Innovative Legislation in Australia Protects Homeworkers in the Garment and Footwear Sector

Vivienne Wiles, Elizabeth Macpherson

Wiles, Vivienne and Elizabeth Macpherson. 2023. Innovative Legislation in Australia Protects Homeworkers in the Garment and Footwear Sector. WIEGO Organizing (Law) Brief No. 14.

Key Points

Outworkers in Australia’s Textile, Clothing and Footwear (TCF) industry are known to be particularly vulnerable to exploitation and unsafe working practices. 

Legislative reform took place between 2007 and 2013 when Australia had a progressive Labor government, culminating in the passage of the Fair Work Amendment (Textile, Clothing and Footwear Industry) Act 2012. This followed a decades-long campaign to improve the working lives of outworkers in the TCF industry by the union, its allies and outworkers themselves. 

With a strong national industrial award and specific laws for the TCF industry, the industry’s union has a powerful legislative architecture underpinning its work. This gives it significant leverage in negotiations with employers and fashion houses/brands.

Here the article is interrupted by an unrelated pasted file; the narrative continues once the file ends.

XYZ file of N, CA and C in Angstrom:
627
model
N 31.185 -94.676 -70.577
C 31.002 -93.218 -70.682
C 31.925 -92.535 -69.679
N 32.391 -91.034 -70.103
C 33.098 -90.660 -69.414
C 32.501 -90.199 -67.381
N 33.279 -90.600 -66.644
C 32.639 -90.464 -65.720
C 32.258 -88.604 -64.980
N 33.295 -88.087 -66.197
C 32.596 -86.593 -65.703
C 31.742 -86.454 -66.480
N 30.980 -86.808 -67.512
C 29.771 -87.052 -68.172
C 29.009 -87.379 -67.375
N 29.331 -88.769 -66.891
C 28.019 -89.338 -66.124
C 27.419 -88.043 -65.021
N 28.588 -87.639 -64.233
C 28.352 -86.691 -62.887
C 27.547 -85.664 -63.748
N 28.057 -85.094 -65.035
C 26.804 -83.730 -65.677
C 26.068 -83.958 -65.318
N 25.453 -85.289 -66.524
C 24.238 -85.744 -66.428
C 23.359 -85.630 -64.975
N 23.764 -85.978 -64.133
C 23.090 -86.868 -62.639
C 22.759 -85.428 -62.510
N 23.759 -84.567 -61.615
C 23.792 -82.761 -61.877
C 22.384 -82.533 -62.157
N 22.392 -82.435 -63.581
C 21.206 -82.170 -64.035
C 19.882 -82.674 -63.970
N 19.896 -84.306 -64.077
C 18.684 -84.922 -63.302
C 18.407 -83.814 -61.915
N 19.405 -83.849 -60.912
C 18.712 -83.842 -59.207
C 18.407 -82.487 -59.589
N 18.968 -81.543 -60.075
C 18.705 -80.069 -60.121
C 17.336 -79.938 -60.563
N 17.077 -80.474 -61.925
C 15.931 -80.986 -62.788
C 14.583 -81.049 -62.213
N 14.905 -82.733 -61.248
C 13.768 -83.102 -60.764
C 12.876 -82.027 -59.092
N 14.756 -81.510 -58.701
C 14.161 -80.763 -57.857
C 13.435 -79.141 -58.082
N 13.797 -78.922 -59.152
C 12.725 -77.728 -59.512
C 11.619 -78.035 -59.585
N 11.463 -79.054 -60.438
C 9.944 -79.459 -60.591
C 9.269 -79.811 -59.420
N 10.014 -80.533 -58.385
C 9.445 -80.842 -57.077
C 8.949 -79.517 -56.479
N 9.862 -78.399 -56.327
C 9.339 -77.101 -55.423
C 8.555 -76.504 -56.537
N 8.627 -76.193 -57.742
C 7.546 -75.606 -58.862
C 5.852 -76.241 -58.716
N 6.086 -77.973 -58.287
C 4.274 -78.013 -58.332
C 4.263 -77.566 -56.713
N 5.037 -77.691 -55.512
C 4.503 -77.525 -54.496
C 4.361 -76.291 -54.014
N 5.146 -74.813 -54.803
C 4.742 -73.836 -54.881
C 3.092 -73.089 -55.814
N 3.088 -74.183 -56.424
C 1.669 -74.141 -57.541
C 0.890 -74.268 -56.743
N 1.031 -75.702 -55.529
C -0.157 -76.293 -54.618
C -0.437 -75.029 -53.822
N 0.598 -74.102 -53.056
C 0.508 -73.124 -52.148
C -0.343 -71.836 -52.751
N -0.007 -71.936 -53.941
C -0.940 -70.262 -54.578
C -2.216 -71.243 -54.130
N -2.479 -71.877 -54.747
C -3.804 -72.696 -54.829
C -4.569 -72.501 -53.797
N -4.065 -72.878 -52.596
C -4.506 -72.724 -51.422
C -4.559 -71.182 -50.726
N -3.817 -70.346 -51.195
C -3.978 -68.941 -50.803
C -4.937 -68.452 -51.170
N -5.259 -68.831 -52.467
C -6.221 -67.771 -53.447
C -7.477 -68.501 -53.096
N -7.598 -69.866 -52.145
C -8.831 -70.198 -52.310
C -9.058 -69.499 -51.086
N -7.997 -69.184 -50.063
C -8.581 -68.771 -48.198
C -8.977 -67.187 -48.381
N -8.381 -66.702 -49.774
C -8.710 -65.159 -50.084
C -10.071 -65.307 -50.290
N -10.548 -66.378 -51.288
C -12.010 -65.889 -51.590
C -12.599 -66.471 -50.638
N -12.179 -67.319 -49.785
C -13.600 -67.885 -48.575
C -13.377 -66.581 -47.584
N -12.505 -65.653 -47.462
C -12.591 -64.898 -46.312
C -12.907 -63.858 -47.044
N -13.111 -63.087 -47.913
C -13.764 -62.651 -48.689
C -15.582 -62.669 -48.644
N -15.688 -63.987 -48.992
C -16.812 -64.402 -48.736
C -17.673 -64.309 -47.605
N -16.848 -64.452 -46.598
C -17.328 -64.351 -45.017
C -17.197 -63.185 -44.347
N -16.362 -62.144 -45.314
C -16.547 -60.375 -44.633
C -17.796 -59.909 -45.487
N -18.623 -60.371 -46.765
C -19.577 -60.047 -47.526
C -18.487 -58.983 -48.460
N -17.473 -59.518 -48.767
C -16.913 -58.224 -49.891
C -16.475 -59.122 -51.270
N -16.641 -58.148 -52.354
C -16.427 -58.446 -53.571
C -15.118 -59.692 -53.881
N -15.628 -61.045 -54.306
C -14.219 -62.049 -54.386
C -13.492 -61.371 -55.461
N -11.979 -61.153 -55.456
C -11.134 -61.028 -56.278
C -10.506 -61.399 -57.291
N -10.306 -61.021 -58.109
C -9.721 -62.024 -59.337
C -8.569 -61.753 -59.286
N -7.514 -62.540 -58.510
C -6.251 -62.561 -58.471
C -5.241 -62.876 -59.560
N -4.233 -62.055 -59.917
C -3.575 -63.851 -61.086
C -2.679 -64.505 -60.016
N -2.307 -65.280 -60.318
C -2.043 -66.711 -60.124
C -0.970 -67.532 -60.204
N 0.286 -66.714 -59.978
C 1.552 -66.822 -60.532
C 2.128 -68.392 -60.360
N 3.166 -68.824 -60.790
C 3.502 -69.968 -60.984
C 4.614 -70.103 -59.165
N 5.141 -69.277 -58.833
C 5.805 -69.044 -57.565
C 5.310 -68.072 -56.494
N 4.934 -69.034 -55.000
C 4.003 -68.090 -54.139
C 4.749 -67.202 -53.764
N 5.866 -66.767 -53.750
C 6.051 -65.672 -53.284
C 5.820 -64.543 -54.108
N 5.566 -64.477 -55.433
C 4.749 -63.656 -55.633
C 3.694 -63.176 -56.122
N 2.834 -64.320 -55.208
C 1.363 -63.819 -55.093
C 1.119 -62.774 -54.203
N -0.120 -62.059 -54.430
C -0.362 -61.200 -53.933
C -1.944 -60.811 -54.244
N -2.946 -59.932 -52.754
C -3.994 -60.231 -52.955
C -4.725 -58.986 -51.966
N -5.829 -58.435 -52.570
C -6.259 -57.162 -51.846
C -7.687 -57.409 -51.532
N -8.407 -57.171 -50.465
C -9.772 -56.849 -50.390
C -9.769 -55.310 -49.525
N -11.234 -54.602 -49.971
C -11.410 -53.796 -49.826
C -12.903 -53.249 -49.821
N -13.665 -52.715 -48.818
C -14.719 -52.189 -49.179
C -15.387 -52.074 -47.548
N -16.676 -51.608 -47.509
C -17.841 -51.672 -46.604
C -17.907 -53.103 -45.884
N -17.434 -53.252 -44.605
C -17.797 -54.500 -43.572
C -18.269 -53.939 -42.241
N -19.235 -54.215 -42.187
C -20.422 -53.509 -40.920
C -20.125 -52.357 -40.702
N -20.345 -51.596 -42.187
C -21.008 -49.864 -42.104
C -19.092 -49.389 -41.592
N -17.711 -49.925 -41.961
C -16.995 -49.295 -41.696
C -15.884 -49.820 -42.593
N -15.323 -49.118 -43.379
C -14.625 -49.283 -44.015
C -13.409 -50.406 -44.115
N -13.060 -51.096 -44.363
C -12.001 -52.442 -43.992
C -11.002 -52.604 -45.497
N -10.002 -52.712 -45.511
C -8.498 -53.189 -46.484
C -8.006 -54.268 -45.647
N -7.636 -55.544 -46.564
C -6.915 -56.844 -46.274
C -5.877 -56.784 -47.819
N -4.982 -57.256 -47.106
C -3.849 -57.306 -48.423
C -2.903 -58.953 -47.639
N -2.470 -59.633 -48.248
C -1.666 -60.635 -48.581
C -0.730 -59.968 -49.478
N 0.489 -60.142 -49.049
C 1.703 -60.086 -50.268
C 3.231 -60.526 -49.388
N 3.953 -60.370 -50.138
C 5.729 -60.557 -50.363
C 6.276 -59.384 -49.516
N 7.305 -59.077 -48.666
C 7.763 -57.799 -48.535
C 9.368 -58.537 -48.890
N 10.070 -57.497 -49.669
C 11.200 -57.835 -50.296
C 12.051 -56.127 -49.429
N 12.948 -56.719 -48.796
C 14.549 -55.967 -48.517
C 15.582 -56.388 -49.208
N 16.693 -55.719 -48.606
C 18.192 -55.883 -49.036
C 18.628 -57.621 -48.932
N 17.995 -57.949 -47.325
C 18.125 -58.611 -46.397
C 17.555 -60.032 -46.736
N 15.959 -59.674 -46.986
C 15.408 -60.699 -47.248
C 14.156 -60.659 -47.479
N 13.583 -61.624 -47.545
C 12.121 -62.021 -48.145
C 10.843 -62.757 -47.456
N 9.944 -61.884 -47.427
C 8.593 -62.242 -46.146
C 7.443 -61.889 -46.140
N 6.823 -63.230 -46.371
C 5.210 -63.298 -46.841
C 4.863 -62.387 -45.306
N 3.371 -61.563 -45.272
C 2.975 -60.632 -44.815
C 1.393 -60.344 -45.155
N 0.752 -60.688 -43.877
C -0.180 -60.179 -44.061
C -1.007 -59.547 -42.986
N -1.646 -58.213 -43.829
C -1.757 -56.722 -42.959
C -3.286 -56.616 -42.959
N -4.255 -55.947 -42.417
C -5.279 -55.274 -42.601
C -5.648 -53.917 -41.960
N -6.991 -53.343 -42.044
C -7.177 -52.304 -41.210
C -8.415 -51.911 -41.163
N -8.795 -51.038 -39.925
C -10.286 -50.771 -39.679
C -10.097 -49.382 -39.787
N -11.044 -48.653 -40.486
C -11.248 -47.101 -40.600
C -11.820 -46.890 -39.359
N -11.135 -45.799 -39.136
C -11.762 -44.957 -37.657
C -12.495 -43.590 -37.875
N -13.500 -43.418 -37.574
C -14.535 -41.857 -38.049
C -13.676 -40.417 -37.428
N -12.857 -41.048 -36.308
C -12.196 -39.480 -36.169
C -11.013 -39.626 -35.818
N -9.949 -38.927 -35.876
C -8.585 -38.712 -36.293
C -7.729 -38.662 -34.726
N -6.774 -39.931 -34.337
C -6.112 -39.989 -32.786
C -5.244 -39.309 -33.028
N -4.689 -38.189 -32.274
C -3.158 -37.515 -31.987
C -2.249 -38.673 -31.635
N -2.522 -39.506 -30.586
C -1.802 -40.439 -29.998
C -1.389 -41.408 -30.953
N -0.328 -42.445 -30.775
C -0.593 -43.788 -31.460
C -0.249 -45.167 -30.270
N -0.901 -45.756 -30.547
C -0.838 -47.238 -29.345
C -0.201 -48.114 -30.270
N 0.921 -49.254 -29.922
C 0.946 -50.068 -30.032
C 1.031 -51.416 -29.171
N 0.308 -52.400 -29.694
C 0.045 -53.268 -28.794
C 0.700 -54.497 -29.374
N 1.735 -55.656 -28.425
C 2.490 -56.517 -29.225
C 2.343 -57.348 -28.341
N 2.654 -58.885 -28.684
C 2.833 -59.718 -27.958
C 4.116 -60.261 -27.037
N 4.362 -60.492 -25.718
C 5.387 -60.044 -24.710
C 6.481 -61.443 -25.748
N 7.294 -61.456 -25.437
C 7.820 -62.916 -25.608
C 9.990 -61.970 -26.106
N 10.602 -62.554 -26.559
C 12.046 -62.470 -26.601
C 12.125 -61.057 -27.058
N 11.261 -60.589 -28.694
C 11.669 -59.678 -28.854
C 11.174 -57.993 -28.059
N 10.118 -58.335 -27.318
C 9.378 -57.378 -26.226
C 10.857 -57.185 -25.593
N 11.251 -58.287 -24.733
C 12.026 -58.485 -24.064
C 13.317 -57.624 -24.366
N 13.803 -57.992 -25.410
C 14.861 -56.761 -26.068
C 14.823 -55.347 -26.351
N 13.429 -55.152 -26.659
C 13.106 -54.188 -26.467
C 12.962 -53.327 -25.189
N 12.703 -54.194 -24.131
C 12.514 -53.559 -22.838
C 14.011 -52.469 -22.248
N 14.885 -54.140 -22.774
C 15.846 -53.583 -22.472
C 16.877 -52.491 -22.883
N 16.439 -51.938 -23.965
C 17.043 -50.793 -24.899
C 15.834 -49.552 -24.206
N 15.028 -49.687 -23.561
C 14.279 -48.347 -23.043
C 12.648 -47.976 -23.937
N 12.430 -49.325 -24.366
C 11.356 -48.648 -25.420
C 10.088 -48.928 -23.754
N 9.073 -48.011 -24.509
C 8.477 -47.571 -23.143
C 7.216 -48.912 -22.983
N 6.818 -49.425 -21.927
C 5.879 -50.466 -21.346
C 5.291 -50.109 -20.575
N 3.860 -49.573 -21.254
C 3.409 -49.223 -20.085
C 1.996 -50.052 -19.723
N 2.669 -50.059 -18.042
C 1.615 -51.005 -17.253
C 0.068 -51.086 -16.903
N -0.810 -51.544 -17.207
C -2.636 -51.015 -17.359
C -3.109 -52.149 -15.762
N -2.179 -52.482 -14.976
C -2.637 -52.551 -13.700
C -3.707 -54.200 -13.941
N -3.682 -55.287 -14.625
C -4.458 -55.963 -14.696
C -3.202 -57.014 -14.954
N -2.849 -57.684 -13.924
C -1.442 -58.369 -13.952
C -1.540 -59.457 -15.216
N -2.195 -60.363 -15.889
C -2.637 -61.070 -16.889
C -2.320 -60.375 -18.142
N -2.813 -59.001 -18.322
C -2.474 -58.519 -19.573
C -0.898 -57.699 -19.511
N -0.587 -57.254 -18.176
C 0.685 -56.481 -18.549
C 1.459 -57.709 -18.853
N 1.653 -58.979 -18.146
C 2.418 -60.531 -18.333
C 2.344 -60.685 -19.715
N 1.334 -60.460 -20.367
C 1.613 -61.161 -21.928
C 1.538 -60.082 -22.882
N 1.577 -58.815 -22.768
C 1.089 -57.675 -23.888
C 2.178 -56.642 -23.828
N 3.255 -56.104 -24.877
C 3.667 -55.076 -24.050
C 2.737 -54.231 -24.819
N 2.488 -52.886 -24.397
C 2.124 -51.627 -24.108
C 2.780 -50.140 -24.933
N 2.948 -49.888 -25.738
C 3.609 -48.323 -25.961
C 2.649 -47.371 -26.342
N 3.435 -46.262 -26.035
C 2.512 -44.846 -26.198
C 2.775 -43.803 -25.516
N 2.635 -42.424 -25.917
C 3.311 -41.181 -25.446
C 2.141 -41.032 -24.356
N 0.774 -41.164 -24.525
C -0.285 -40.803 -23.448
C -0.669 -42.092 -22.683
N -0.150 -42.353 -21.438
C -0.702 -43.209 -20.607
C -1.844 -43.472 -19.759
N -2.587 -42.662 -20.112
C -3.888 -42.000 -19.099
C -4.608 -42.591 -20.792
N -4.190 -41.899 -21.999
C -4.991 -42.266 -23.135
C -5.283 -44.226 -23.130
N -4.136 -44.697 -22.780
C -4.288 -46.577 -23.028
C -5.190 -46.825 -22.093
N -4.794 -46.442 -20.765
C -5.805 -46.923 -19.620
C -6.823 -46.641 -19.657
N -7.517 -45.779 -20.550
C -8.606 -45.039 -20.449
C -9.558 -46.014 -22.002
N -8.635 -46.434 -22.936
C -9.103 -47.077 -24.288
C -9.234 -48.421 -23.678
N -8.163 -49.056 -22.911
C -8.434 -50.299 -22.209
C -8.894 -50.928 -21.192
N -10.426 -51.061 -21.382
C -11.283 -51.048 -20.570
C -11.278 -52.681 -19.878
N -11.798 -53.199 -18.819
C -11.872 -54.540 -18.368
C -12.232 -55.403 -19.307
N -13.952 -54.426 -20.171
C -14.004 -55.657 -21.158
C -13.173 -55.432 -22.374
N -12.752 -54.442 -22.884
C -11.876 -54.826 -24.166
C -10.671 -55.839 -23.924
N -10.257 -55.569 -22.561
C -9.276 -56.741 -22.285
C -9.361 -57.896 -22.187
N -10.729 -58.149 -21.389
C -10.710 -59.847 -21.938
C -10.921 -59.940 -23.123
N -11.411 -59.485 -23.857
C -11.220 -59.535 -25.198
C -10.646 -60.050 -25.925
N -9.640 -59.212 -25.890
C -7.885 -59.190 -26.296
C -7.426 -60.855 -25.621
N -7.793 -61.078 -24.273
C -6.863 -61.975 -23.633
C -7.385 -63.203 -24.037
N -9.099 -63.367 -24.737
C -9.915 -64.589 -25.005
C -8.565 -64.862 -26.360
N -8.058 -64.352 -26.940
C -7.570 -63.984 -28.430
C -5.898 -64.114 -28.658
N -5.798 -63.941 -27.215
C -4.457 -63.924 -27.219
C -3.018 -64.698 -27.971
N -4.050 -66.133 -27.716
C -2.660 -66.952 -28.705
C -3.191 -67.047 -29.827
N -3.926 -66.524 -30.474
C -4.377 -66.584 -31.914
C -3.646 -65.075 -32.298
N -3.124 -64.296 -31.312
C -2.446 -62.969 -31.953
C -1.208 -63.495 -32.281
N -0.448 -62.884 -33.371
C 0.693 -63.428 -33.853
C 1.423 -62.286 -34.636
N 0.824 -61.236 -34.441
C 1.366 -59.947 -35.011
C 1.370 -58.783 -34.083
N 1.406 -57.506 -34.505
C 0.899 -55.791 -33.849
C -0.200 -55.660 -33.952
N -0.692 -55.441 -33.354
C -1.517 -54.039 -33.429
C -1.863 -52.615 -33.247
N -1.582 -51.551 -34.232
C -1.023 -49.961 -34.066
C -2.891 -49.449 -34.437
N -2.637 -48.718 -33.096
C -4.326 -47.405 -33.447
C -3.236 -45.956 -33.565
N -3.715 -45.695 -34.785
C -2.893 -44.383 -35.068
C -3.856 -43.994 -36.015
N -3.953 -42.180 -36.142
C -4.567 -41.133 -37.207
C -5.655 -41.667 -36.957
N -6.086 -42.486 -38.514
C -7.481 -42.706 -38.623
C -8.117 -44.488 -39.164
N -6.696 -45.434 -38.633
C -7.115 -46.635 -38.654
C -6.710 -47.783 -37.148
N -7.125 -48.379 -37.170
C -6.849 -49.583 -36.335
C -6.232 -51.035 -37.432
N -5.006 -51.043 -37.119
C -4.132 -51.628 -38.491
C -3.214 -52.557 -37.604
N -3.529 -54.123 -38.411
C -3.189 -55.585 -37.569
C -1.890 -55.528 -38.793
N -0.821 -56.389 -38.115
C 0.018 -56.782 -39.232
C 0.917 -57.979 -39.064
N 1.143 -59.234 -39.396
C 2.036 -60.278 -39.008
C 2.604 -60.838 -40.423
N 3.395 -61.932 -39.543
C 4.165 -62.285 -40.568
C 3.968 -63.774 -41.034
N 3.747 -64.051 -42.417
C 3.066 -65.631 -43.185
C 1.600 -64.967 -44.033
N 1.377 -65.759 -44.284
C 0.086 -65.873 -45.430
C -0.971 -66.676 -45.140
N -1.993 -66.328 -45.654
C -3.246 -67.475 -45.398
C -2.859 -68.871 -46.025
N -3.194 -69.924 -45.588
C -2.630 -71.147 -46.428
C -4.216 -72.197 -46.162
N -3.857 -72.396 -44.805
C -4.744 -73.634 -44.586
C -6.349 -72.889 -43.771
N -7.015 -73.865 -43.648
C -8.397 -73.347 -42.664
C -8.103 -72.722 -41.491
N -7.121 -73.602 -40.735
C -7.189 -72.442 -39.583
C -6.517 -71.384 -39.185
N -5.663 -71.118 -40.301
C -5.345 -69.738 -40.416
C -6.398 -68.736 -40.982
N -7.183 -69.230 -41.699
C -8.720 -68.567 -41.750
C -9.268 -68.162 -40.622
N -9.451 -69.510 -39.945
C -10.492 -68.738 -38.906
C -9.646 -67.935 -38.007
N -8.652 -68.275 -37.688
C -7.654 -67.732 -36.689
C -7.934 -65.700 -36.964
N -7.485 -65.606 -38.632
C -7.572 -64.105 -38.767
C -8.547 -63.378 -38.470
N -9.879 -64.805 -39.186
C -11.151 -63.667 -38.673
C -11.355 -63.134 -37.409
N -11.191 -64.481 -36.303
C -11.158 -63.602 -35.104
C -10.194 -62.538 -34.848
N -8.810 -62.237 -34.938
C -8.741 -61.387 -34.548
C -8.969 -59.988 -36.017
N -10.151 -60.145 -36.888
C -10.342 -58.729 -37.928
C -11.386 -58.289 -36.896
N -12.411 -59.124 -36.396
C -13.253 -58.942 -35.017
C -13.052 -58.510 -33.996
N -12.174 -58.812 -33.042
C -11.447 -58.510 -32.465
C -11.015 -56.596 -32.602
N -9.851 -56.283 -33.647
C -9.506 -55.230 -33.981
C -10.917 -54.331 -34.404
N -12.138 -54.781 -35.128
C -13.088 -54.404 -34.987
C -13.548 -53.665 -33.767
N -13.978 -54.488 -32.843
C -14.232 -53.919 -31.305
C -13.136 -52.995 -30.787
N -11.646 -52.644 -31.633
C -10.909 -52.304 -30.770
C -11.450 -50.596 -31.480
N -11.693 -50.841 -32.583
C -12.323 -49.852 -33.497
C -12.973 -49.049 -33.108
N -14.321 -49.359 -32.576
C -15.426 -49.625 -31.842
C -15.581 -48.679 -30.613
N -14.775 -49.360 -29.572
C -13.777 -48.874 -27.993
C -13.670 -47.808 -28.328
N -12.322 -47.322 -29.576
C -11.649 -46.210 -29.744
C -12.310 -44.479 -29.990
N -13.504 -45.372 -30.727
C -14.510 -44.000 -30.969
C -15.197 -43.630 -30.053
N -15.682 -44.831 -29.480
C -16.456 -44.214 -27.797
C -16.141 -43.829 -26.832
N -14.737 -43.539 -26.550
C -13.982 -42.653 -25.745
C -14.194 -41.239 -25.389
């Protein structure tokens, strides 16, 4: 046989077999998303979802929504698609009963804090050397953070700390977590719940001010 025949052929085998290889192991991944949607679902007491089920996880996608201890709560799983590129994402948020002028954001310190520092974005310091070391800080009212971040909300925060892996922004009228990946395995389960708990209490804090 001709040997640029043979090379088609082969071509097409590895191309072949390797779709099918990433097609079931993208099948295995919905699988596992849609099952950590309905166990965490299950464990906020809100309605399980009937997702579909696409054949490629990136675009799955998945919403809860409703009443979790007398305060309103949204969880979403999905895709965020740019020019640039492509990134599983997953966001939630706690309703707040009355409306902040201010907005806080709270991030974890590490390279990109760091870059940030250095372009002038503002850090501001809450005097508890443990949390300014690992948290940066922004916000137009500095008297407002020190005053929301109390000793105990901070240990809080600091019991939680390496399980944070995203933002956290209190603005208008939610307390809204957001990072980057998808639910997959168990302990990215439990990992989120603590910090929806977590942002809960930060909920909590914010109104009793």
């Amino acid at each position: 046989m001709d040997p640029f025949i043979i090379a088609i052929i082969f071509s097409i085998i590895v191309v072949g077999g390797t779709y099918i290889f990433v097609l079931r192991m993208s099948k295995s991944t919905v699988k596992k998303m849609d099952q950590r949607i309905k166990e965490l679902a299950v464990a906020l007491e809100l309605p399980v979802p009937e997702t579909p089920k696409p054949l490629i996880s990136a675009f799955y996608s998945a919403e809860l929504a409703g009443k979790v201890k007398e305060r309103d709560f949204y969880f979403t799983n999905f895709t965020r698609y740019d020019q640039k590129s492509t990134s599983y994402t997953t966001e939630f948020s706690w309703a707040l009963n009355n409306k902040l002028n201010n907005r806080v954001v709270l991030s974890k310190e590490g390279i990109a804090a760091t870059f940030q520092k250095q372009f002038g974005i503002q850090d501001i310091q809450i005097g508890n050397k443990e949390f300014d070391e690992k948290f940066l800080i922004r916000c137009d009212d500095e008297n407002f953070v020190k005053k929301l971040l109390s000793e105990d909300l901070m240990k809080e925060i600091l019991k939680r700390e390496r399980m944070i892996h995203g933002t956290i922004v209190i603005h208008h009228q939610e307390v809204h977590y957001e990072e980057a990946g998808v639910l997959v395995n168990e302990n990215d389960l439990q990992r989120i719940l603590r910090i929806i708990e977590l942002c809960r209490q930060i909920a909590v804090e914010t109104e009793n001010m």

The union is consistently active on the ground, enforcing the laws. Also, it has refined its industrial, legal and organizing strategy, and seeks to adapt to new compliance challenges. The union has sometimes initiated court prosecutions against major fashion houses and brands in a parallel naming and shaming strategy. 

There is increasing awareness within the TCF industry of the laws and the risks of non-compliance. An increasing number of outworkers are now receiving minimum wages and conditions no lesser than if they undertook that work in a traditional clothing factory.

Informal Economy Theme
Informal Economy Topic
Occupational group
Publication Type